Friday, December 10, 2010

final luminaire. . .

Here are some pics of the final, finished luminaire:

the final design process. . . .

For the 2nd interim critique, I made sure I had the full scale structure in it's finished state.  I used pieces of pine for the sides for two reasons:  1) I had them at my house 2) The pine that I had was actually leftover from the stairs that were recently installed, and the place the light would be in was directly across the hall from the stairs. 

The sides were made from black mat board that I lined with an emerald green paper.  One thing I hadn't considered when determining the size and shape of the luminaire was the difficulty in finding paper that was textured, like rice paper and handmade paper, in a large enough size to cover it completely.

I was still unsure about the top.  Because I used a very smooth satin finished black mat board on the sides, I thought that the shape of the cutouts should compliment that.  Instead of going with an organic, swirly shape I decided to use rectangles with varied widths.  The top was made from the same mat board as the sides were.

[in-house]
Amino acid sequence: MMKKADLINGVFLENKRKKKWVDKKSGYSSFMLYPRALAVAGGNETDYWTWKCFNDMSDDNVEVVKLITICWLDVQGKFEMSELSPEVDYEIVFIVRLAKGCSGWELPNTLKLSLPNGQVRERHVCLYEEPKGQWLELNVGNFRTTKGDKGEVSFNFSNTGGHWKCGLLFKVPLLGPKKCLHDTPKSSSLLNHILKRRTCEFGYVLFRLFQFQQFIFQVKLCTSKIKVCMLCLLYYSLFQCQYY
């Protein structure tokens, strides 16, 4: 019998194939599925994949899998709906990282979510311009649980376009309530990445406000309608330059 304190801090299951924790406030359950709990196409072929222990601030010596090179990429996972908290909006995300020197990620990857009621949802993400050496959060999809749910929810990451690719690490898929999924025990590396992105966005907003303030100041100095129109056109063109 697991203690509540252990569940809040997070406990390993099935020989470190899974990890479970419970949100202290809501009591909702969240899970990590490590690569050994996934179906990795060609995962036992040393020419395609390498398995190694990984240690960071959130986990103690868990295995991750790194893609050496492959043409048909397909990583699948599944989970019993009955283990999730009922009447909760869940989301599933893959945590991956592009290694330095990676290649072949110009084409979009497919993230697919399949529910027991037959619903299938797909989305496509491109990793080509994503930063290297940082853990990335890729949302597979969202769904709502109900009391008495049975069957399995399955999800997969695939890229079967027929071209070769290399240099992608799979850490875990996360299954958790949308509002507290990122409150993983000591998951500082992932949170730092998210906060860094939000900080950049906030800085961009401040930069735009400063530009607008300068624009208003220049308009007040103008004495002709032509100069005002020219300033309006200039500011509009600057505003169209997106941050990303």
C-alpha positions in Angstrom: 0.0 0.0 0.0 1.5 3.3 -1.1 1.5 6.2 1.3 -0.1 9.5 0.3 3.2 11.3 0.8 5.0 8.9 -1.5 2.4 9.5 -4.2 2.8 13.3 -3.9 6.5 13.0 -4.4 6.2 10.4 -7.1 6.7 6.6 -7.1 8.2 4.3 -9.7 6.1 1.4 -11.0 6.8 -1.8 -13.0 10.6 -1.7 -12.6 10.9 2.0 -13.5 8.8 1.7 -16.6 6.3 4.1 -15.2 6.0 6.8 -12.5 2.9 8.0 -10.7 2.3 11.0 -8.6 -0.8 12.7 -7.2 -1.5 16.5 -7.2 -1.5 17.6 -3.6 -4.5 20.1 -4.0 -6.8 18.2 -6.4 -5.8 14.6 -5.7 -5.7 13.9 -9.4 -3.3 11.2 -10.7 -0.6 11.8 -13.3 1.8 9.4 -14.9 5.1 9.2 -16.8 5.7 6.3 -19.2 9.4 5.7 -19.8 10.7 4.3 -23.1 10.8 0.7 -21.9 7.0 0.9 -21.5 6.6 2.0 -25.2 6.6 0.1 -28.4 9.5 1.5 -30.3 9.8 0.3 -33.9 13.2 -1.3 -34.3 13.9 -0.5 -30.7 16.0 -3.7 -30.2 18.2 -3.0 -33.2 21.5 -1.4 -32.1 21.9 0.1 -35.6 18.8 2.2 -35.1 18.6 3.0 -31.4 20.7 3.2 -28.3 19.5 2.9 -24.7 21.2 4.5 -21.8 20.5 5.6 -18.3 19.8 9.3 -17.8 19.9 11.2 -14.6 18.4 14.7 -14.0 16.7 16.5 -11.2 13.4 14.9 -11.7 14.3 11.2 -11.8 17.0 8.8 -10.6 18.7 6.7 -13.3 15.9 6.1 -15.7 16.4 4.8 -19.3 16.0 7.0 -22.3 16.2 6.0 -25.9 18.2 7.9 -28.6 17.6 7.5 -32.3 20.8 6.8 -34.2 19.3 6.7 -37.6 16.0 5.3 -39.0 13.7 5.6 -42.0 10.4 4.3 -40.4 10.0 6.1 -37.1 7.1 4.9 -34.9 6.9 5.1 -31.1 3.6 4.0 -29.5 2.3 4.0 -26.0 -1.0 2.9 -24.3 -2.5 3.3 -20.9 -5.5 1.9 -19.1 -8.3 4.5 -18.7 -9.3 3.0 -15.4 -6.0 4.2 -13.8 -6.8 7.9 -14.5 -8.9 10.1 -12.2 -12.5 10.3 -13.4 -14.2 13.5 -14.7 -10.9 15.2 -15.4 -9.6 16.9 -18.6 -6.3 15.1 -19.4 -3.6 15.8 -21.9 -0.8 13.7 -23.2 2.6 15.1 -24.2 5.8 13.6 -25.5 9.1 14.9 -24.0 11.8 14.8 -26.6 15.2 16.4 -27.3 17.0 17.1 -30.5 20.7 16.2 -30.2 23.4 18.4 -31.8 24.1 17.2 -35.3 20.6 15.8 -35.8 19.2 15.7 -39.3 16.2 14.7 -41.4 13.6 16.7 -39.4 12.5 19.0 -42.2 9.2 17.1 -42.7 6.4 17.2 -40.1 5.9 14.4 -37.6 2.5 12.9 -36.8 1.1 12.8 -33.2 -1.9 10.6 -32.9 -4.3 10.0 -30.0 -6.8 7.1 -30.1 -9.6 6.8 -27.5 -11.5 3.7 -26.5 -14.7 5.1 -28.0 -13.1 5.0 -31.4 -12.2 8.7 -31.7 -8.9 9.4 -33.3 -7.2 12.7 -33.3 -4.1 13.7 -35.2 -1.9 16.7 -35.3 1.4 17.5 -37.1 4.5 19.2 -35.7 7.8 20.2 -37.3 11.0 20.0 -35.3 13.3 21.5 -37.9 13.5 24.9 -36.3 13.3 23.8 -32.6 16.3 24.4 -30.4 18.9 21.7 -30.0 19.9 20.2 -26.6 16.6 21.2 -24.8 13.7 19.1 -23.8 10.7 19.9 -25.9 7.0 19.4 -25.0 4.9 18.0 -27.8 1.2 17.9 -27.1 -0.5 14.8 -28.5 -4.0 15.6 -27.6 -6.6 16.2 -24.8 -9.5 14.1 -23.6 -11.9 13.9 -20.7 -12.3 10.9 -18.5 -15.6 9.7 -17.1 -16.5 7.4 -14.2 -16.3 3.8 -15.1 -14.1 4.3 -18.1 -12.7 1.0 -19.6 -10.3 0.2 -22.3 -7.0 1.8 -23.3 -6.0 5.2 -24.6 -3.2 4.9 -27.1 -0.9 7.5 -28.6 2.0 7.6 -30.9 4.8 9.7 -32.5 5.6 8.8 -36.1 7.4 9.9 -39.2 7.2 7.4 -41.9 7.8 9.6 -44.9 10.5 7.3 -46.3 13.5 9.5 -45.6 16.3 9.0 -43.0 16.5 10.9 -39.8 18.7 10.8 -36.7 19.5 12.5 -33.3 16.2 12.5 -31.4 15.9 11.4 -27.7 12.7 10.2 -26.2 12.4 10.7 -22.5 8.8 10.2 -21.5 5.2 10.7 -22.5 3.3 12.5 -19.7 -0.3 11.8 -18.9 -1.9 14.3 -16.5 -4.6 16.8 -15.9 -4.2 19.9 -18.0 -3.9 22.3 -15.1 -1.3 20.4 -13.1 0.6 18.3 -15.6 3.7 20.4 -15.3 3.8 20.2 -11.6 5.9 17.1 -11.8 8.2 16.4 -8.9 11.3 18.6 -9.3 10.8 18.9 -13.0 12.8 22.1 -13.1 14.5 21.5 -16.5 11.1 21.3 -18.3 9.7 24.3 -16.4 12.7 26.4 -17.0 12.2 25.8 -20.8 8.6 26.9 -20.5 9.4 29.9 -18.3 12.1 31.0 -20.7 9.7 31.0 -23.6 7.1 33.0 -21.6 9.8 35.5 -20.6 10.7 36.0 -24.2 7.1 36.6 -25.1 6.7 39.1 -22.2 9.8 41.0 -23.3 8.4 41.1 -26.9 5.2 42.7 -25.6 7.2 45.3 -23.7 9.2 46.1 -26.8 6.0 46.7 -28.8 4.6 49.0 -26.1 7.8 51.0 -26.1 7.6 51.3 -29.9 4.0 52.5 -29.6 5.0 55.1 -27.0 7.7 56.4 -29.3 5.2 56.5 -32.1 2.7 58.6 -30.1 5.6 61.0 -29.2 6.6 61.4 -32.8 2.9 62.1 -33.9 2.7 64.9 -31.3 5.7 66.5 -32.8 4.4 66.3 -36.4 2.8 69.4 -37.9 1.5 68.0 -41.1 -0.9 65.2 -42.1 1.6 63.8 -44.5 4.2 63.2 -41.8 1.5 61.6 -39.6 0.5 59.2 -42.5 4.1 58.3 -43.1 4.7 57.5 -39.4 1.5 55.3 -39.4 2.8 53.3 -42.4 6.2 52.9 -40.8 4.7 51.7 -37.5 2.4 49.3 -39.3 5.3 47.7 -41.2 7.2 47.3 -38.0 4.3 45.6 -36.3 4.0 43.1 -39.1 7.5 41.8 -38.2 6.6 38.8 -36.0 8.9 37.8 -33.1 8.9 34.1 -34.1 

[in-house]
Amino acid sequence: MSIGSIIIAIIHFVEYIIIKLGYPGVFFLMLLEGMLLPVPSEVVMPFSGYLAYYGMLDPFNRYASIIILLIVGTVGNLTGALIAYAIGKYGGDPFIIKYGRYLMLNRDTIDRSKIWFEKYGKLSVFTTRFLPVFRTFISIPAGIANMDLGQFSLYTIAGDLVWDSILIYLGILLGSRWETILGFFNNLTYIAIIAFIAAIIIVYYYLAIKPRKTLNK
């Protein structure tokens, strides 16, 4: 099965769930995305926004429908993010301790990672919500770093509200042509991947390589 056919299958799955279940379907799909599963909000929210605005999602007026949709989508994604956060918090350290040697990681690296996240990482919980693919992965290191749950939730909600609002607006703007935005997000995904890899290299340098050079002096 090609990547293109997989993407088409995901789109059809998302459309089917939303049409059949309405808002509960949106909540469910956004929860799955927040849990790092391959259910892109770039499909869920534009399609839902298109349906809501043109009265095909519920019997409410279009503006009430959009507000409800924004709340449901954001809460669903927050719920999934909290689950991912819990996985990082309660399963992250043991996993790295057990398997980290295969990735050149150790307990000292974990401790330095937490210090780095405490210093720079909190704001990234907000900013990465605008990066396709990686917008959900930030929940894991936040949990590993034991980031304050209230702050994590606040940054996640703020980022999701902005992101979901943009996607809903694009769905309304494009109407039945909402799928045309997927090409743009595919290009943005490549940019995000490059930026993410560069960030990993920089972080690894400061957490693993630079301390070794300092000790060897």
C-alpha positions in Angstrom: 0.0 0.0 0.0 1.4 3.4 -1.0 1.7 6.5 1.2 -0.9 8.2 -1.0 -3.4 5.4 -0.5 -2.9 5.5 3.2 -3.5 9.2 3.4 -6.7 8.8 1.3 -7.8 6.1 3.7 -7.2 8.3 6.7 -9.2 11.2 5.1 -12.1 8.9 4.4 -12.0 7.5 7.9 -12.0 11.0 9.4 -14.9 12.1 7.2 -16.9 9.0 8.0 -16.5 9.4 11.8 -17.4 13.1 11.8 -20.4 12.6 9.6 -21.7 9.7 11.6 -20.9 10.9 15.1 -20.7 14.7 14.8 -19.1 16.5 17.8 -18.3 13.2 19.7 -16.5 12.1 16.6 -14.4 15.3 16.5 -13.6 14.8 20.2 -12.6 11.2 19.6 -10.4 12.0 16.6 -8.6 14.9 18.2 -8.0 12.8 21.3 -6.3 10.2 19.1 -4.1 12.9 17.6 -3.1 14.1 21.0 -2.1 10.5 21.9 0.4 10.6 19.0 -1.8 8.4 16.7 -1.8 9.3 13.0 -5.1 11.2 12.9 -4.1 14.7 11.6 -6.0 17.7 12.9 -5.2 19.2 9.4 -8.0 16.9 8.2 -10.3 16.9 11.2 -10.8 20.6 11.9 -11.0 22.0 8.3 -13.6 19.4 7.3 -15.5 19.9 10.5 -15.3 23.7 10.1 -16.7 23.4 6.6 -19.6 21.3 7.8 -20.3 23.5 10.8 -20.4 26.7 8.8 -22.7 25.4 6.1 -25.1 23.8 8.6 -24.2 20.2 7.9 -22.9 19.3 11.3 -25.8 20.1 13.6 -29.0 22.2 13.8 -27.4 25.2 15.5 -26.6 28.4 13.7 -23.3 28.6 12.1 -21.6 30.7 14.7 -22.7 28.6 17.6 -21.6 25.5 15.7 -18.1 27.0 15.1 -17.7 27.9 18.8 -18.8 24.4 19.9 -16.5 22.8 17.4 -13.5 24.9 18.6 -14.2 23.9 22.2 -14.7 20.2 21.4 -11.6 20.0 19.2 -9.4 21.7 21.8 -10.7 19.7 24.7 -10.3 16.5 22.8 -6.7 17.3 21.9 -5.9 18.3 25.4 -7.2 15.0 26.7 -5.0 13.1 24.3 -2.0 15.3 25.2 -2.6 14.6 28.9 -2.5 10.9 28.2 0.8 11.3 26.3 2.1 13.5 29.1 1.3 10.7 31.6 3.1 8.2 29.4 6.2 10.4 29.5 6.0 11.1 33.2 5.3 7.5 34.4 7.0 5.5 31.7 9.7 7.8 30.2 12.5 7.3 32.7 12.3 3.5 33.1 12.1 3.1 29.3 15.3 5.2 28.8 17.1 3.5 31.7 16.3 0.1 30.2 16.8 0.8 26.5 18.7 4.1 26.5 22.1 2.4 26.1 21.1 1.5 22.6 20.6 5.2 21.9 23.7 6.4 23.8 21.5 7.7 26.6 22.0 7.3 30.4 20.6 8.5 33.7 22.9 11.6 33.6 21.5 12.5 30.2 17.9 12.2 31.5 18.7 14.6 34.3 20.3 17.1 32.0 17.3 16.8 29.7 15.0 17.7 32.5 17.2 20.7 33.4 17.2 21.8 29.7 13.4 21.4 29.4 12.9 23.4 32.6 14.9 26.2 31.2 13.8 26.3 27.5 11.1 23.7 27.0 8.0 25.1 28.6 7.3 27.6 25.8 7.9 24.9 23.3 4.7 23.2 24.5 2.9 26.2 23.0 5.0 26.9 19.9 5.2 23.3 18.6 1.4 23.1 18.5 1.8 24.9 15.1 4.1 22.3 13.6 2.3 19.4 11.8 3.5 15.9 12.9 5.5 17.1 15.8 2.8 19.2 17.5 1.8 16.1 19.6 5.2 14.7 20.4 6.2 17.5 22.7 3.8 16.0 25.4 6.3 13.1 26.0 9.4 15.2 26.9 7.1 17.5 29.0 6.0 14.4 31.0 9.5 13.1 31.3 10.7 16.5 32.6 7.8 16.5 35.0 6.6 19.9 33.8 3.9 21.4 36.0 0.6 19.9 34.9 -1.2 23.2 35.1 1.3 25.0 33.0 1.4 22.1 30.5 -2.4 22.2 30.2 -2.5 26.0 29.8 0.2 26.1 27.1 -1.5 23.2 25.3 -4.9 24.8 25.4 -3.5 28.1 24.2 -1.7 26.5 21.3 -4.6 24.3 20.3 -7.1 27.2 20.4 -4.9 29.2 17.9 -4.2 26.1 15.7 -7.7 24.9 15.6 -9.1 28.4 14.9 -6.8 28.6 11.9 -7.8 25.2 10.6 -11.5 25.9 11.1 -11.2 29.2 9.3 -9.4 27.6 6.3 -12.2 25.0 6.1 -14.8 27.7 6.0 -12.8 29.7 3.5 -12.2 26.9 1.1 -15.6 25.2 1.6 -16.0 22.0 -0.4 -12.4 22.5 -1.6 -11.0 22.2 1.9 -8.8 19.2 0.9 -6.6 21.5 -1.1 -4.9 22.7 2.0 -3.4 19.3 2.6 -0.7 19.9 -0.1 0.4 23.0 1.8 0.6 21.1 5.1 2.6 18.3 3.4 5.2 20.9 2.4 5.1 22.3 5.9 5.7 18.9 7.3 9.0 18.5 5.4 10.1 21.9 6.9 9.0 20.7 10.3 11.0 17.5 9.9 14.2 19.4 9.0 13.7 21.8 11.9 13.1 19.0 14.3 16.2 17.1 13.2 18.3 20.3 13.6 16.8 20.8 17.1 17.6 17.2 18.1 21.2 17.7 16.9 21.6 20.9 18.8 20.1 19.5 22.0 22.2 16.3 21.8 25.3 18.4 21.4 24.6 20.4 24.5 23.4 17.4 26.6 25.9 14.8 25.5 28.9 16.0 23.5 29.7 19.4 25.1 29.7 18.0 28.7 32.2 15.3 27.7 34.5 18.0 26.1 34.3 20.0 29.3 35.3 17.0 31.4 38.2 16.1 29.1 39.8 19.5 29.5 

I made the top to fit within the framed sides, so that it was flat on top. 
I had several issues with the top piece:
1) The interior corners of the rectangle shapes were quite difficult to cut perfectly.
2) I didn't like the fact the the jointery at the top was visible (not to say that it was done poorly, it was the only place on the object that it was visable).
3)  Because of the size of the rectangles, the inside of the luminaire was completely visable if you were to walk by it.
4)  More light came out through the sides, diminishing the effect made by the top.